News of puppets?

I'm a big fan of Second Life. But I wonder about a Reuters bureau for SL, which was launched, along with an SL news page where stories have the gushing quality of a press release, like this:Philip Rosedale and his team at Linden Lab have almost godlike powers in Second Life that Alan Greenspan (right) could only have dreamed of, but they have much the same job managing its fast-growing economy.

I'm a big fan of Second Life. But I wonder about a Reuters bureau for SL, which was launched, along with an SL news page where stories have the gushing quality of a press release, like this:

Philip Rosedale and his team at Linden Lab have almost godlike powers in Second Life that Alan Greenspan (right) could only have dreamed of, but they have much the same job managing its fast-growing economy.

With the Second Life economy growing by a red-hot 10 to 15 percent a month, roughly in line with its overall population, Linden Lab is keen to avoid the hyperinflation that has often tainted both real economies and virtual ones.

I understand writing about new products that connect Second Life to external events and covering business and virtual business, because money is really changing hands, but I doubt that requires this kind of production Reuters—or, rather, its reporter—is undertaking to seem relevant to the community he covers. After all, one can certainly report on events on Second Life without having a virtual bureau—seems like the best way to be flooded with cheesy PR pitches to me.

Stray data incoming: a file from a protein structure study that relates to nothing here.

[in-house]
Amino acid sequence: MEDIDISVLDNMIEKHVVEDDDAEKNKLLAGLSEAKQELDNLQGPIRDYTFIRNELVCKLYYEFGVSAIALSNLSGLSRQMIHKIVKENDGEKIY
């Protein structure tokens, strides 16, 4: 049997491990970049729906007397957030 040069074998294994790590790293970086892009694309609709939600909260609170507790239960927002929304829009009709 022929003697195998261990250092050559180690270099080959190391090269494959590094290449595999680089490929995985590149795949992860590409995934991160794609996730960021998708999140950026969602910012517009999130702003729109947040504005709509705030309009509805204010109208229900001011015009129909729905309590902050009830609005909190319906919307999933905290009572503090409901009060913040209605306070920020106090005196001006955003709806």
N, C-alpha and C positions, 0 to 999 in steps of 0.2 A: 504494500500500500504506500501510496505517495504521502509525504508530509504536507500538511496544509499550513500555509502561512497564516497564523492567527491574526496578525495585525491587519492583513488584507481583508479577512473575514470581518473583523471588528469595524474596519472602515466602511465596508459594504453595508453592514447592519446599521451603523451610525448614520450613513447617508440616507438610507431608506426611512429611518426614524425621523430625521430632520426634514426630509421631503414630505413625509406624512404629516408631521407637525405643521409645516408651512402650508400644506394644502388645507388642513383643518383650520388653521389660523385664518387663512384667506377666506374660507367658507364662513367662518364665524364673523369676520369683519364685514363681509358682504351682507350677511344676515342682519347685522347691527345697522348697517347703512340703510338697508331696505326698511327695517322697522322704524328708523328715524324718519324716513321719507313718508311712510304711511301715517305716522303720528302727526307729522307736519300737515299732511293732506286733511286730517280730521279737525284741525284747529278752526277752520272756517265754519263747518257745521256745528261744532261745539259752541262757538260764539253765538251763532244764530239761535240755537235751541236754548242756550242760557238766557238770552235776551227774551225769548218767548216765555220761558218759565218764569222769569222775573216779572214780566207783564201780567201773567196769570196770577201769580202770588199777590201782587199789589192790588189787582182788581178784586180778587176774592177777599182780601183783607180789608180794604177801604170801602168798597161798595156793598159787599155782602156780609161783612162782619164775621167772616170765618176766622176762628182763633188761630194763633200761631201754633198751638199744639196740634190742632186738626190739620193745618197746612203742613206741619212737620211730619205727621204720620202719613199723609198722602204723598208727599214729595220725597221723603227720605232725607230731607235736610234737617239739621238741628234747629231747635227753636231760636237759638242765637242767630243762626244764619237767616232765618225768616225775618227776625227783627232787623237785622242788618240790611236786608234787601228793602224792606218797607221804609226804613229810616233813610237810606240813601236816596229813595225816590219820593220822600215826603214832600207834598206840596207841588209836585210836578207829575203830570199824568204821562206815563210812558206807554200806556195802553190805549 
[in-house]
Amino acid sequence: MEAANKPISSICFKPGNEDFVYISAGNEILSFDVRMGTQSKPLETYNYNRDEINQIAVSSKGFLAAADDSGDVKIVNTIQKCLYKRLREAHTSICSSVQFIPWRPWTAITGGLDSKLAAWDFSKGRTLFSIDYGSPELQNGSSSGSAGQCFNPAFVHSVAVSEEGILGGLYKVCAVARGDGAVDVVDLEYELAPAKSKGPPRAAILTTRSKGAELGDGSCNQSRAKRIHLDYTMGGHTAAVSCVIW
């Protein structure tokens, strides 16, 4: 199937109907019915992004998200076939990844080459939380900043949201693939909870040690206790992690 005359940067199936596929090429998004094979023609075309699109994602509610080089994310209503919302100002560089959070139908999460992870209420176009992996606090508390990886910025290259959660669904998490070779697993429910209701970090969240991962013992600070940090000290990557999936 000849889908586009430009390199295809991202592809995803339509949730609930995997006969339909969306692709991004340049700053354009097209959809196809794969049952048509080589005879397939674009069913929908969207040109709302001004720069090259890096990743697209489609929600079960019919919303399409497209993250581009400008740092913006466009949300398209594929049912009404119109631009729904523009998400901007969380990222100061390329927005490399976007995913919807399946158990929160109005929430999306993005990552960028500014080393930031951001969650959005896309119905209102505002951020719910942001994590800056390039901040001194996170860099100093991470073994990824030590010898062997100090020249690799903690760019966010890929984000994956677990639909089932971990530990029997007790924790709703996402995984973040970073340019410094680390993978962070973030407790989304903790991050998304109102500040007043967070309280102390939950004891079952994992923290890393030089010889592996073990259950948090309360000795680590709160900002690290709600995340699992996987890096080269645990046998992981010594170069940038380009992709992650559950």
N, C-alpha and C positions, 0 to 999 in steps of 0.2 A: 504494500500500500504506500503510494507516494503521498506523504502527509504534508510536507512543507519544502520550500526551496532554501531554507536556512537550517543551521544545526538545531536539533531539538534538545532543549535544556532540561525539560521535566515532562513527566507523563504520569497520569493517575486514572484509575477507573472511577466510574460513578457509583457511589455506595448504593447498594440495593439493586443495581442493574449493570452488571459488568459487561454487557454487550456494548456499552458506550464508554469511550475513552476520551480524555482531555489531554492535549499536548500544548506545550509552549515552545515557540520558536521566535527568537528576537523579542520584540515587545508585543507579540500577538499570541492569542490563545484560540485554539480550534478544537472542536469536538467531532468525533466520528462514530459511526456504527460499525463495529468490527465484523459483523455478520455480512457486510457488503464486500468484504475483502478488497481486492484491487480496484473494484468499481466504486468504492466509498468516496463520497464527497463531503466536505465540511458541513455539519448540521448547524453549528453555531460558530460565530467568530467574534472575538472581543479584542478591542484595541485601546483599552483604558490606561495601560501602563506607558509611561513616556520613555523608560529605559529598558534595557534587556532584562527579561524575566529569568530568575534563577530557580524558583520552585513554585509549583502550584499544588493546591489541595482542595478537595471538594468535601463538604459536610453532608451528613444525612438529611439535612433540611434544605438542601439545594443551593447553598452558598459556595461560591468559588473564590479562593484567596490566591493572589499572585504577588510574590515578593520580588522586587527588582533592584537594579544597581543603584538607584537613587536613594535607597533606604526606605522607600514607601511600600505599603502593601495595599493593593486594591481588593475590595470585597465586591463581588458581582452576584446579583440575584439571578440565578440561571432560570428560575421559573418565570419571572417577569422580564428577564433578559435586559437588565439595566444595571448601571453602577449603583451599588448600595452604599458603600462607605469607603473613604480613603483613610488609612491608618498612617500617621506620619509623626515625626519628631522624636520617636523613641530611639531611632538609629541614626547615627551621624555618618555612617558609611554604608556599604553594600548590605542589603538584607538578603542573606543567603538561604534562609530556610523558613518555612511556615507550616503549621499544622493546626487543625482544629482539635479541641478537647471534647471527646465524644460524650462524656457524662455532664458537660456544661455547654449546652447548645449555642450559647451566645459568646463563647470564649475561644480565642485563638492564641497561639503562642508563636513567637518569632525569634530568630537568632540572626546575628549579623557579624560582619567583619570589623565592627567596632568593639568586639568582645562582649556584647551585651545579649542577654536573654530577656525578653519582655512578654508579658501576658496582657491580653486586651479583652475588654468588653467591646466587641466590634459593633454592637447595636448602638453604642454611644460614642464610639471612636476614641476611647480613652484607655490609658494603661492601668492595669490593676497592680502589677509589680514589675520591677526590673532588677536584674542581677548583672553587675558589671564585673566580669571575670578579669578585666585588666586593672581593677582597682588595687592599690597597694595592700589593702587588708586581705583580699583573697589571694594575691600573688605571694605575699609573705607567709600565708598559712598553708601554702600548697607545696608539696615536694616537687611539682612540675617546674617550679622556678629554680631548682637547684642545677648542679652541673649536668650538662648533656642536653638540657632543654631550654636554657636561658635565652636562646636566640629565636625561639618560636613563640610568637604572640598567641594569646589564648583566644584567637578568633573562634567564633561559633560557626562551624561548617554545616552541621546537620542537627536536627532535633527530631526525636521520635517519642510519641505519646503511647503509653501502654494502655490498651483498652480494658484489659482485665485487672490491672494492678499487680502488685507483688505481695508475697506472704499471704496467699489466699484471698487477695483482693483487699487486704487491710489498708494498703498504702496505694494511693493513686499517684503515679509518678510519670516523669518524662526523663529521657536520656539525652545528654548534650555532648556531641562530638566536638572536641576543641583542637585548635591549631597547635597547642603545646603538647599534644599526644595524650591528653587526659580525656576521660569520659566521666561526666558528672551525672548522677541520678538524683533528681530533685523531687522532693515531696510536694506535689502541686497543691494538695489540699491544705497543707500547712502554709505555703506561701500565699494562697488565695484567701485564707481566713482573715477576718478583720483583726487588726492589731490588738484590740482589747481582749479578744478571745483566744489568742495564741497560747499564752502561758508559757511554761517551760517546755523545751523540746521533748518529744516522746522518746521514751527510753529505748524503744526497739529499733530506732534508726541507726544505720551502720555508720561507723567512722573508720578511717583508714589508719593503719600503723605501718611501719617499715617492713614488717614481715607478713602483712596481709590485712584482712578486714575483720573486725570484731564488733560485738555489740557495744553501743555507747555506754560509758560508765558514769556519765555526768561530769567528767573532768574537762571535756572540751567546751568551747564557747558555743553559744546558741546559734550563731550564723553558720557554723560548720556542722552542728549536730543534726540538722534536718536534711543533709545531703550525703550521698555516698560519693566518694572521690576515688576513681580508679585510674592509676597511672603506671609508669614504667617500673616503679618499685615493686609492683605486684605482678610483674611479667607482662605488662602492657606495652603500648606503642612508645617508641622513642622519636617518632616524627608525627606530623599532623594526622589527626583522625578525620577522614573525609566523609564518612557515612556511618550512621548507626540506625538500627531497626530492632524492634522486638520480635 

"Hi, have you seen my new shop where we animate the sparkling of chandeliers?" Forget about it.

And what of social coverage in SL? I find it hard to believe we'll want more celebrity news about how Kevin Federline's SL avatar was seen having virtual sex with, gasp, Jennifer Aniston's avatar (Oh, Lord, what about Brit and the kids!?!?). A murder in Second Life? That's a little like saying "Your puppet killed my puppet." And the puppets can just log back in.

I highly recommend last week's South Park, Make Love, Not Warcraft, for a send-up of the seriousness with which avatars are discussed as though they are living people.

Granted, Reuters wants to make its SL bureau a viewing facility for outworld content—have your avatar come watch the news at Reuters—but that doesn't make much sense in terms of virtuality. Why go to one place to see news in a building on a virtual island? Sociability? Okay, but wouldn't it be more in keeping with the Second Life ethos if Reuters exposed an API for displaying its news and video that builders could use to put the media to use anywhere in SL?

I'm just saying my avatar won't be hanging out at Reuters.

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